Pressurize the RideAir cylinder with any floor pump and it's ready to do battle with your tubeless rims and tires.
SKS is a surprisingly large German manufacturer that makes a wide range of high-quality cycling accessories. Today we take a look at their RideAir compressed air storage bottle, which SKS double bills as a tubeless tire inflation device for cyclists and to automobile owners, as a refillable source of compressed air for roadside emergencies. SKS RideAir bottles weigh 450 grams, fit into most water bottle cages, and sell for around $60 USD. Like most SKS cycling products, RideAir comes with a five-year warranty.
• Material: Aluminium / plastic
• Color: Alu-black
• Weight: 450 g
• Valve: Schrader or Presta
• Output max: 16 bar / 230 PSI
• Height: 262 mm
• Capacity: 600 ml
• MSRP: $59.95
• Contact: SKS Germany
Construction and Features
RideAir is a 60 ML capacity aluminum storage bottle encased in a plastic shell that can be pressurized with a bicycle floor pump up to 16 bar (230 psi). A rubber cap protects its Schrader inflation valve and stows a Presta valve adapter. A short section of rubber hose, tipped with a screw-on Schrader fitting, tucks neatly into a groove around the top of the bottle when it's not deployed, and a small, flush-mounted gauge eliminates any guessing about if or how much of a charge is available.
When the time comes to inflate a tire, depressing its push-button valve releases a volume of air that should easily mount up a reluctant tubeless tire. RideAir is designed to hold a charge for an indefinite time, so you can keep it handy at the bike park or on race day, should you need to air up a tire quickly.
The plastic shell and its rubber cap should keep the RideAir bottle relatively dent free if you opt to leave it in a tool box, or let it roll around the back of your Sprinter, and the button is recessed to prevent an accidental depressurization.
The canister is sized to slip into a bottle cage, provided that there is enough room for its length.
Hose tucked into a groove below the push-button valve.
Unfortunately, the Presta adapter requires a valve core.
Schrader-valve filler and Presta adapter under the rubber cap.
Few own a pump capable of attaining its 230 psi maximum.
RideAir in Action
SKS is known for its quality, which is evident in the construction and execution of the RideAir cylinder. It's tall and slender, so when it is in use, it will be laying on its side, where its plastic housing does a good job of keeping the aluminum bits scratch free. Sixty milliliters is an adequate volume to launch a tubeless, 2.8-inch plus tire onto a rim, but the RideAir cylinder must be pressurized in the neighborhood of 160 psi (11 bar) to ensure that there will be enough air to get the job done. If you own a chubby, high-volume/low-pressure floor pump, it will be a grunt to top 160. A slender, high-pressure road-style floor pump works best, but attaining RideAir's 230 psi maximum with a bicycle floor pump of any kind is going to be a feat.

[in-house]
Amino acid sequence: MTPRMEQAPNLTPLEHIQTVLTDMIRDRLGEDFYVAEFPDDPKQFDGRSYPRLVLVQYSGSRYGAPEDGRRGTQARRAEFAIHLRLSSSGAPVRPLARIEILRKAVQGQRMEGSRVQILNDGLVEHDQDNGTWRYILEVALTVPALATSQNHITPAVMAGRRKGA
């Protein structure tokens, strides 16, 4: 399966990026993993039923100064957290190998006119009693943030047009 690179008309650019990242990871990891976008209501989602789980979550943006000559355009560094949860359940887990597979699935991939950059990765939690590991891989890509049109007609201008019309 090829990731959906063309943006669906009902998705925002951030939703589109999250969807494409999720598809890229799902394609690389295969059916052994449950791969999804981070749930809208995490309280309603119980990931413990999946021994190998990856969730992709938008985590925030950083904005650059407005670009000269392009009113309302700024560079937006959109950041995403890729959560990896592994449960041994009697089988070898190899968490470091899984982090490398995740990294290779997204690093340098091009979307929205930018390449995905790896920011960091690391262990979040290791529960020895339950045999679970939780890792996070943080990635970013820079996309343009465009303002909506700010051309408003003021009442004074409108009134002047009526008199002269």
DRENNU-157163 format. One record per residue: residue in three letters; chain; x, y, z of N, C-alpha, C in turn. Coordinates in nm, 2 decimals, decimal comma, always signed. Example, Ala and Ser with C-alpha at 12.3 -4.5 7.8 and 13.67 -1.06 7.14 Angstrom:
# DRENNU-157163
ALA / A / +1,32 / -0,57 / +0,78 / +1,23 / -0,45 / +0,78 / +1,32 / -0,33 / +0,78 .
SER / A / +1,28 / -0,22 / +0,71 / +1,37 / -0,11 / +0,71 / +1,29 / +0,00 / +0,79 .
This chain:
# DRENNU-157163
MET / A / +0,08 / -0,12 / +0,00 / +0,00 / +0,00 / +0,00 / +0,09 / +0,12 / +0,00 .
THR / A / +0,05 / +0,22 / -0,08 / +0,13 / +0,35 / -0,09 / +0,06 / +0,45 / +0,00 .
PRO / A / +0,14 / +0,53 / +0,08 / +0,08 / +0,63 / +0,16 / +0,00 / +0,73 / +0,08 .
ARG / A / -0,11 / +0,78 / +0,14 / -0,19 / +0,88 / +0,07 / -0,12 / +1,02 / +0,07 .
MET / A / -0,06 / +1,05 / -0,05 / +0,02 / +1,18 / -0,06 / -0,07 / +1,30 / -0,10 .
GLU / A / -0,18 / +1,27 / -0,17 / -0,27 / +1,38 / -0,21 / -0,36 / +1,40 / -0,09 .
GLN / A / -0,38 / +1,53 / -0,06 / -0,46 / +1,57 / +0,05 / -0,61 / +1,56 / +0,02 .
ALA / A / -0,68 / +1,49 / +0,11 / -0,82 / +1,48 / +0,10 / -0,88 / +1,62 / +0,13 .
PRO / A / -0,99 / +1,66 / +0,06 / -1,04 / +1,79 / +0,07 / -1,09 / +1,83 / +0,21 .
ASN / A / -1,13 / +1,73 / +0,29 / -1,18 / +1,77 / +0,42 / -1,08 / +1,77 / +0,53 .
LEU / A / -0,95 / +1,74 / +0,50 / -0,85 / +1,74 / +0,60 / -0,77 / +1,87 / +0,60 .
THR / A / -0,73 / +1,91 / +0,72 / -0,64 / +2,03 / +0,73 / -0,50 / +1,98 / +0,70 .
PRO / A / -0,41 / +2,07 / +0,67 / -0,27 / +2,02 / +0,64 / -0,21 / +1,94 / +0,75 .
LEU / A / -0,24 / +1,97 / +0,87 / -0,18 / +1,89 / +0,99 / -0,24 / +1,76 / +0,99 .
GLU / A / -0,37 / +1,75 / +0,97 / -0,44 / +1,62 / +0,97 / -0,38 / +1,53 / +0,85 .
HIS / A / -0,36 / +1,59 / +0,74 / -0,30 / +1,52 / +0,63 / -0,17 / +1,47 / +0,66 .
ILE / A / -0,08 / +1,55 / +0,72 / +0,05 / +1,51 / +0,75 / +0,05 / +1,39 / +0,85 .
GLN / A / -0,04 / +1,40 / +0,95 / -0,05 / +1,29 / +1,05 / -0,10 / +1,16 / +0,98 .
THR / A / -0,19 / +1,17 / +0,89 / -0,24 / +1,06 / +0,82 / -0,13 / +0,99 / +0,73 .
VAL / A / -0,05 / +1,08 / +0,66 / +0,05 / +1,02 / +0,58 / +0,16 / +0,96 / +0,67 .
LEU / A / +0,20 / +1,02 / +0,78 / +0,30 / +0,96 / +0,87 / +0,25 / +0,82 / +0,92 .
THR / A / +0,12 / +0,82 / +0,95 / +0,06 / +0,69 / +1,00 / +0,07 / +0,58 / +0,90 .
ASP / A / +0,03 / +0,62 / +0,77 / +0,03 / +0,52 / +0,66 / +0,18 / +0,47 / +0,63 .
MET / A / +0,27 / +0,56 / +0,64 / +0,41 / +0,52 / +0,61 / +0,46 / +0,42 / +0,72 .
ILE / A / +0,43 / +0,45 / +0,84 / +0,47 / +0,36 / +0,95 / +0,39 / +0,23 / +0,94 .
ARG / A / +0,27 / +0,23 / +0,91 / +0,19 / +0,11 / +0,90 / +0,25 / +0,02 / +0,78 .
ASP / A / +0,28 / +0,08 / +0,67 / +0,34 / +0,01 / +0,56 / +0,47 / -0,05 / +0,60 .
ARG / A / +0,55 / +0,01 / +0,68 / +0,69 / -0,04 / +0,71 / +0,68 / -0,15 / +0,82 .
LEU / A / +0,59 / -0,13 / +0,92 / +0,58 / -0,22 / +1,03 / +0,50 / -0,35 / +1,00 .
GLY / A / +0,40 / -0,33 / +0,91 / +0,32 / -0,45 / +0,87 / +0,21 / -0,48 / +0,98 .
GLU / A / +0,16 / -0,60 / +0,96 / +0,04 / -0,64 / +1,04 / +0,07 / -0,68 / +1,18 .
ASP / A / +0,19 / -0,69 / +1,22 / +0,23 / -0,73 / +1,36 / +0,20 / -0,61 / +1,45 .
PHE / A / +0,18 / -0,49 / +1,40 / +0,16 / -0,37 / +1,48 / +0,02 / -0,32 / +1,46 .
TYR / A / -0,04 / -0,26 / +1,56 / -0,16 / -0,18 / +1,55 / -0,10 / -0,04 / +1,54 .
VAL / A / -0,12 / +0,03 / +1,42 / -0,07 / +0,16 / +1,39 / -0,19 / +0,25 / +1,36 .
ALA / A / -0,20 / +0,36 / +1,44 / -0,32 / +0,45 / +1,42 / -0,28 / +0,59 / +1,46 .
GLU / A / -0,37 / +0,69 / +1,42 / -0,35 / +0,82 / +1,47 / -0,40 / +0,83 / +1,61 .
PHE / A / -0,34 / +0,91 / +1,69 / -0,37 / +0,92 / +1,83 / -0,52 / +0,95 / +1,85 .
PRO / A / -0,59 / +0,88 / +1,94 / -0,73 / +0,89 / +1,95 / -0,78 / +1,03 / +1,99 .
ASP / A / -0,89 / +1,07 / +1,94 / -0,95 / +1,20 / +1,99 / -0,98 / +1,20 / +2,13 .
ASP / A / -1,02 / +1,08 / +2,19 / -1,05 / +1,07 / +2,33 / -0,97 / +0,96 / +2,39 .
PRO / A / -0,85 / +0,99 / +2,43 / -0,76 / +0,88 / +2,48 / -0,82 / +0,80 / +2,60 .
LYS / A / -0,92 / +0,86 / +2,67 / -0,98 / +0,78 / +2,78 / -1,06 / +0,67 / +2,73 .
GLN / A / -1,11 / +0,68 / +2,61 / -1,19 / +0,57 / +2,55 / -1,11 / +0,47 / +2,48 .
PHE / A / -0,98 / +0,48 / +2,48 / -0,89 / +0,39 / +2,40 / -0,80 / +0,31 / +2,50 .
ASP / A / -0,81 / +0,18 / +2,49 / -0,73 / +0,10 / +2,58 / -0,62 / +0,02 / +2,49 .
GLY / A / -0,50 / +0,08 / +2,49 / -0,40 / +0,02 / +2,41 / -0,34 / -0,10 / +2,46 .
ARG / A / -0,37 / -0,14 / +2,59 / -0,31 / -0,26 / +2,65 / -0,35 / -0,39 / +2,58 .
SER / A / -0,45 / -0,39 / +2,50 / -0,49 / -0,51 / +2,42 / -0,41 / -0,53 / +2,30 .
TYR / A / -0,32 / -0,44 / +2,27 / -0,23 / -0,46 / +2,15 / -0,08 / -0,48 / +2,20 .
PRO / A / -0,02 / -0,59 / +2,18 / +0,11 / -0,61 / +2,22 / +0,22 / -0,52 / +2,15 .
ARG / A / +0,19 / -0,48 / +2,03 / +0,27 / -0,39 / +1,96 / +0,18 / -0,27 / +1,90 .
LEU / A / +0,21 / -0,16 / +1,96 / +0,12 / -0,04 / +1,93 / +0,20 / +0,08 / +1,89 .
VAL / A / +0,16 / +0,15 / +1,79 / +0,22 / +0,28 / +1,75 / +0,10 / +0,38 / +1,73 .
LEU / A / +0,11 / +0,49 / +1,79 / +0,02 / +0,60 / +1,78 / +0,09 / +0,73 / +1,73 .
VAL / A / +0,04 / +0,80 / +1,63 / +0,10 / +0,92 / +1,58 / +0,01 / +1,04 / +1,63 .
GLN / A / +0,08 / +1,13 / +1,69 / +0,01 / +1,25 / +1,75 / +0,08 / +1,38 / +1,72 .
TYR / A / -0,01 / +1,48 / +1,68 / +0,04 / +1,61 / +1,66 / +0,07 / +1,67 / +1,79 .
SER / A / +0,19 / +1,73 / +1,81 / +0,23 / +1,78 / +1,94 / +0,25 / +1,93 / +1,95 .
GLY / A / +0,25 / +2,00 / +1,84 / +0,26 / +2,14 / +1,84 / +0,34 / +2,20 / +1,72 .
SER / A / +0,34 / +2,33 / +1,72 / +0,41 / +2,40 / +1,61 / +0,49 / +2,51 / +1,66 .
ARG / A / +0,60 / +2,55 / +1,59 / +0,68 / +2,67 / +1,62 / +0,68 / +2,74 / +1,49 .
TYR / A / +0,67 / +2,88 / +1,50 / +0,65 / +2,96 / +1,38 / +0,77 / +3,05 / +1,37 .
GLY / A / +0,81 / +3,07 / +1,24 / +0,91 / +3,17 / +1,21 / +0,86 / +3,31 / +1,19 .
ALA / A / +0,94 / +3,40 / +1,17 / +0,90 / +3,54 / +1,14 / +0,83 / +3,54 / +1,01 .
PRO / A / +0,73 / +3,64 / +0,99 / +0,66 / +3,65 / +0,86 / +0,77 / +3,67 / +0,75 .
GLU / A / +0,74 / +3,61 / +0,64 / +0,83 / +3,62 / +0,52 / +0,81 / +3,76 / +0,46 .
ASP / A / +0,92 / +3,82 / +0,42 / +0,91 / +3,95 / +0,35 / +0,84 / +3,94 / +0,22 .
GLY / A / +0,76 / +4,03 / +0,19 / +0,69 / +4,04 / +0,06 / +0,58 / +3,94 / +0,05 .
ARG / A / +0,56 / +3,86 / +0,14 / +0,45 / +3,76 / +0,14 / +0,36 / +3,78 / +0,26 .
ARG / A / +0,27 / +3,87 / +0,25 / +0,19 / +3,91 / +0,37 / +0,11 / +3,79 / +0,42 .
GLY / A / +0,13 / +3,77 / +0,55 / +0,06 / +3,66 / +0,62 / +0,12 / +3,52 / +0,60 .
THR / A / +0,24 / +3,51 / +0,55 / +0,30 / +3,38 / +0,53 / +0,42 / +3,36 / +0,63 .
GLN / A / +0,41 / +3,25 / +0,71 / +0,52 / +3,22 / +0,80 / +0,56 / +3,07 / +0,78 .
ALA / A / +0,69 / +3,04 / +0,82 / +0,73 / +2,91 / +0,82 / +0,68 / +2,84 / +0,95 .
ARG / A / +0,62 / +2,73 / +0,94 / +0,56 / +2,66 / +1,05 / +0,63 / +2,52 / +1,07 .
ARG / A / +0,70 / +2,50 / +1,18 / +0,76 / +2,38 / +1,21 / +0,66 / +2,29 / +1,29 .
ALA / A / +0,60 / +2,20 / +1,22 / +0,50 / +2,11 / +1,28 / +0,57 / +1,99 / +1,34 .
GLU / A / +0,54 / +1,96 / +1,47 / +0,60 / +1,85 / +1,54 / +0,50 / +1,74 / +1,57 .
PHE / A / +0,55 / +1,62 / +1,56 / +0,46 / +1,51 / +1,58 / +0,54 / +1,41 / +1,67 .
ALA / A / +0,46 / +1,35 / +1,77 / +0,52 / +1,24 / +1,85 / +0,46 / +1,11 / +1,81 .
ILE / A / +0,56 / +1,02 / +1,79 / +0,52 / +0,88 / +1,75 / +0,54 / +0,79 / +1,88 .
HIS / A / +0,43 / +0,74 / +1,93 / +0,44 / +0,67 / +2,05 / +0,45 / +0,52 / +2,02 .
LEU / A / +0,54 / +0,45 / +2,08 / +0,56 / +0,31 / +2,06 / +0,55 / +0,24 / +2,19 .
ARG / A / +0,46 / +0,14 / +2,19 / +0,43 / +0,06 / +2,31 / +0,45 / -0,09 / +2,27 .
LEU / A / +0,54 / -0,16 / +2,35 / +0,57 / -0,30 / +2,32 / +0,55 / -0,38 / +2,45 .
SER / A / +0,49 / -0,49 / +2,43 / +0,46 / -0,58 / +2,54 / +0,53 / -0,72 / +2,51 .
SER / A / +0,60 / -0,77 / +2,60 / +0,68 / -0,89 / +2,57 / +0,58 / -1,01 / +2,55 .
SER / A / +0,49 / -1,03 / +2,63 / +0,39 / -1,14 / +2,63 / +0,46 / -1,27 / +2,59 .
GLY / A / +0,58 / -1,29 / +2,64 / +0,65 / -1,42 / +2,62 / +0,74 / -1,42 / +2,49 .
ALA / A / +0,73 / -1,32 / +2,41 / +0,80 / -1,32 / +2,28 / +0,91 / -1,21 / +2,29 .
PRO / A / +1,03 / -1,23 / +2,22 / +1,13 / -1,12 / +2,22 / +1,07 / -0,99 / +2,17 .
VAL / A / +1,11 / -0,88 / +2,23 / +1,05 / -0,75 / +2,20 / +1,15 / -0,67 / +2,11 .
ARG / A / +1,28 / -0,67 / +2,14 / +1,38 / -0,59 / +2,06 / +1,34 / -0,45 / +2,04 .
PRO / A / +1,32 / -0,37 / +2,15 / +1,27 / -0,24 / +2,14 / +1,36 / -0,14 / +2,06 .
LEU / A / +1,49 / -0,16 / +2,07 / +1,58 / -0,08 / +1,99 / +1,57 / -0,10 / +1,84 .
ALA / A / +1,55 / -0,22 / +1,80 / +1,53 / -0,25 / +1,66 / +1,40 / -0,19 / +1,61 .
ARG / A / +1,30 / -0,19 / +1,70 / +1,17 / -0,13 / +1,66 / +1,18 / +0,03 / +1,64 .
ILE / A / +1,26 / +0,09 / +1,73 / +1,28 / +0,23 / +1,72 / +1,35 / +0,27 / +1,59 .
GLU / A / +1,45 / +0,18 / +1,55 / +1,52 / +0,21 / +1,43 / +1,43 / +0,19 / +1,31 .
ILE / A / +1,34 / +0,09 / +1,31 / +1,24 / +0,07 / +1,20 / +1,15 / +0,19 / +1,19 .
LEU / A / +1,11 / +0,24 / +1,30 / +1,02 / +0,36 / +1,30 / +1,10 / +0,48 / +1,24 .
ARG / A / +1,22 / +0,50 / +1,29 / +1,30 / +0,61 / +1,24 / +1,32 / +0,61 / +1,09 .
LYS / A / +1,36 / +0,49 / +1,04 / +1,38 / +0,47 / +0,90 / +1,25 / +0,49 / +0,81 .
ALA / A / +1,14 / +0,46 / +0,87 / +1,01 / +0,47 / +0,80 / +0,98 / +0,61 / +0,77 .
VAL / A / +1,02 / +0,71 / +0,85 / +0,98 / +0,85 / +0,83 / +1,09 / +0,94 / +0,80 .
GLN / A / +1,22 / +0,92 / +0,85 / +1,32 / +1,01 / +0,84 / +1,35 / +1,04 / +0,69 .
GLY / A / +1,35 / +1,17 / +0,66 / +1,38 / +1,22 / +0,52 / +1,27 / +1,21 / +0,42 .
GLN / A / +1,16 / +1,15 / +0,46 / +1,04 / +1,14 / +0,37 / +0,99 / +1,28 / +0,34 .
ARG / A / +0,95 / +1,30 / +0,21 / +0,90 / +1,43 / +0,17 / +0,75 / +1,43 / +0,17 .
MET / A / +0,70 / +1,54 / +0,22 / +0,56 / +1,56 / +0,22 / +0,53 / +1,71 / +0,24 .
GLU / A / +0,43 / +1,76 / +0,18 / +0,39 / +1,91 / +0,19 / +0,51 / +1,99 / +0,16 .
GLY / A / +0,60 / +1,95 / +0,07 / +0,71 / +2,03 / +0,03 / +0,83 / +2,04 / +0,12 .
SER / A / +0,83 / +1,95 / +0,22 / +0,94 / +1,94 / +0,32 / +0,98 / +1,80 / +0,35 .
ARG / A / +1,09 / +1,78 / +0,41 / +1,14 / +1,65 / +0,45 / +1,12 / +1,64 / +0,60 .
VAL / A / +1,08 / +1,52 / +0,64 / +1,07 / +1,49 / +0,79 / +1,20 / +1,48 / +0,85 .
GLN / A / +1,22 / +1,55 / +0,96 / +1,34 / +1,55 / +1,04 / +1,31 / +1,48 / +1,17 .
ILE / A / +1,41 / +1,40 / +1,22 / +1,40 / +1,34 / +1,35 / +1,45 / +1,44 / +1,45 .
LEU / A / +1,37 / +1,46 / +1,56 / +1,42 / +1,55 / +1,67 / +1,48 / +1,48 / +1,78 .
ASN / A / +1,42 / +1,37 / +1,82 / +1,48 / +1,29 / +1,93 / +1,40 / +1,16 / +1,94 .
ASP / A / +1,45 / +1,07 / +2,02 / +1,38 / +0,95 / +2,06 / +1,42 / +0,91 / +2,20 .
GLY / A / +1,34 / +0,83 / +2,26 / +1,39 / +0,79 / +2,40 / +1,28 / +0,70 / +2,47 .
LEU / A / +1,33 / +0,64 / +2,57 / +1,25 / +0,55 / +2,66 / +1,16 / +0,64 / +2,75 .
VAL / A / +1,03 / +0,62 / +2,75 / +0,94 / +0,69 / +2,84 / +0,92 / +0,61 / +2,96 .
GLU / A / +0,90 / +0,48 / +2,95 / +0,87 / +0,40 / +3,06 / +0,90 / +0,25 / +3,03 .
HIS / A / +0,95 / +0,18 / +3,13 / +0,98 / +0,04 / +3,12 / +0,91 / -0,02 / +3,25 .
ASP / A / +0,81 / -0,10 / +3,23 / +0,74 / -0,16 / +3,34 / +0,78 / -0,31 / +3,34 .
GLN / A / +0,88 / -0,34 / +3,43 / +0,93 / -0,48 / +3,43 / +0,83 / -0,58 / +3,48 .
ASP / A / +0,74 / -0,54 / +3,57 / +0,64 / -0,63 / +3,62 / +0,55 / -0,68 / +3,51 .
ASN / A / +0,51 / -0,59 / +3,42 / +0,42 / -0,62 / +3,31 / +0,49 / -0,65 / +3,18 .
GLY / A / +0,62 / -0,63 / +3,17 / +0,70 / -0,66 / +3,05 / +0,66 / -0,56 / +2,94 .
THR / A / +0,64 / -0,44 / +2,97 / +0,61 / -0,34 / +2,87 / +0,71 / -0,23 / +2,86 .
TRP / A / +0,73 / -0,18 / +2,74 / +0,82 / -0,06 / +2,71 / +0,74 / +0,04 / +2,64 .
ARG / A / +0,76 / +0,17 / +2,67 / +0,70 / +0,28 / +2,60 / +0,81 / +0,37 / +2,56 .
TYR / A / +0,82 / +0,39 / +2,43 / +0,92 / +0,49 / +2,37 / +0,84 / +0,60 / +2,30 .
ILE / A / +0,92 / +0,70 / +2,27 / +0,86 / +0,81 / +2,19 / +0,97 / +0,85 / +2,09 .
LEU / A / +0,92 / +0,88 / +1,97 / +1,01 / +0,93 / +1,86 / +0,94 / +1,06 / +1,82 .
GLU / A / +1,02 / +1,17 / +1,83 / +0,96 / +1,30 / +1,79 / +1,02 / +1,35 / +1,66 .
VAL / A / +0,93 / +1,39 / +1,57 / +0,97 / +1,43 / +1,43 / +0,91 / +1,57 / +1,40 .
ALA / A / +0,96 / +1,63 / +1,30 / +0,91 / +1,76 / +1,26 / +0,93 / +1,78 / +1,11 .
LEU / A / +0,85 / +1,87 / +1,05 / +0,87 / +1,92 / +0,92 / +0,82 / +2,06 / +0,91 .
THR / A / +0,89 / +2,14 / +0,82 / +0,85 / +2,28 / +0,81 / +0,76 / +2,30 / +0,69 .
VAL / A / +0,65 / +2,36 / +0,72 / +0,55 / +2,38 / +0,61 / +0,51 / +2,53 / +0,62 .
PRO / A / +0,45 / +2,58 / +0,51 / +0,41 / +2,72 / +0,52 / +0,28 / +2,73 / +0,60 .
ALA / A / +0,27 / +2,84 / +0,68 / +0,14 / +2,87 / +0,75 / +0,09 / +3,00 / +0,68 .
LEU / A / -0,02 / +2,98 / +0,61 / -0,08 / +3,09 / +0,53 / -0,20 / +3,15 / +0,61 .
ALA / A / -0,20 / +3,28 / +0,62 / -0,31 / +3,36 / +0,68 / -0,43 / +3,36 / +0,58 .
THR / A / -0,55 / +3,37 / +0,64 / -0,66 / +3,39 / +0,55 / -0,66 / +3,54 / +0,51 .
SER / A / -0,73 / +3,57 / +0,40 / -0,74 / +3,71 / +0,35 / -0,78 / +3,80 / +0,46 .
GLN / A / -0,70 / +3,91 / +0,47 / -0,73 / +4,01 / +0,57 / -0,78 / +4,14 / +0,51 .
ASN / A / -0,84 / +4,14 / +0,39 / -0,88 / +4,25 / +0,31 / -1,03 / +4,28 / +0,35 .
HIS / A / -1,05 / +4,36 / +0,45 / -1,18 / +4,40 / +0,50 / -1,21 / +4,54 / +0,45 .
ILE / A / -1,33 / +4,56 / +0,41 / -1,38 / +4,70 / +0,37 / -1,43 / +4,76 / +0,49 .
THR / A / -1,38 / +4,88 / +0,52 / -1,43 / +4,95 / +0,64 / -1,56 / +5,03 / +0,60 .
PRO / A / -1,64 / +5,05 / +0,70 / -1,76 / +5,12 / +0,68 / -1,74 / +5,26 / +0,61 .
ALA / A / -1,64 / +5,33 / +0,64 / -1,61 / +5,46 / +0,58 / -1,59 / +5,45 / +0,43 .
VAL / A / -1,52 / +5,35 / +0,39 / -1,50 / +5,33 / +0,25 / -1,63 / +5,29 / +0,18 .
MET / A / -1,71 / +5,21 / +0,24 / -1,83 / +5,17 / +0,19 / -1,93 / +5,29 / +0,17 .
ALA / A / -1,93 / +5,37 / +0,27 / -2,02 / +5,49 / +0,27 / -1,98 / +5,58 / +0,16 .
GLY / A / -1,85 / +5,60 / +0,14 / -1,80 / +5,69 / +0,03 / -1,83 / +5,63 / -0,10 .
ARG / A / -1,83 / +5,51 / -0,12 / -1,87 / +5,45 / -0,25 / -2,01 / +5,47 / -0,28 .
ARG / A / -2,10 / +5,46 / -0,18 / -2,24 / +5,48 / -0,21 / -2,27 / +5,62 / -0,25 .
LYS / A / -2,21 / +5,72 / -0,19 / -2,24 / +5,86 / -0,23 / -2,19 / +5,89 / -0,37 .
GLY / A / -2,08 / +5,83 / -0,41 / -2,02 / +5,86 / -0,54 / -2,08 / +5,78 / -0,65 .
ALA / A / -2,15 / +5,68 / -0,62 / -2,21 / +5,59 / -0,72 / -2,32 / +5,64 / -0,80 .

The upside of the 60 ml cylinder it that it fills quickly, so you are ready for action in no time. A downside to this design is that Ride Air's short filler tube is tipped with a screw-on Schrader fitting. That means I had to first thread the included Presta adapter to the valve stem, then screw on the filler tube before I could push the blast button and inflate my tire to the rim.
When all goes well (and it almost always does), neither action presents an issue and, while it is doubtful that tubeless bicycle wheels will ever need one, it could be argued that the Schrader fitting ads versatility to the system, should you need to top off an automobile tire. When it goes bad, however, threaded fittings play havoc with Presta valves. Unthreading valve cores from stems is a common issue, and screw-on Presta adapters are infamous for closing the valve as they are installed.
The push-button valve releases a copious volume of air with one touch.
To emulate the action of an integrated boost pump
, I left my floor pump attached to the RideAir canister so I could top off the tire after the cylinder's contents were spent. All said and done, the system worked fine, and its small size made the bottle handy to store in my car, or near my tool box at home. After using it for a while, however, I wished that the hose was equipped with a conventional pump-head fitting. Some hard-to-mount tubeless combinations require the removal of the valve stem to maximize airflow, but that is not possible using the screw-on Presta adapter. If I continue to use the RideAir bottle, I'll probably replace the screw-on Schrader fitting with a lever-type inflation head.
Keep the floor pump attached and you can top off the tire after it's mounted, or assist a reluctant bead to seal.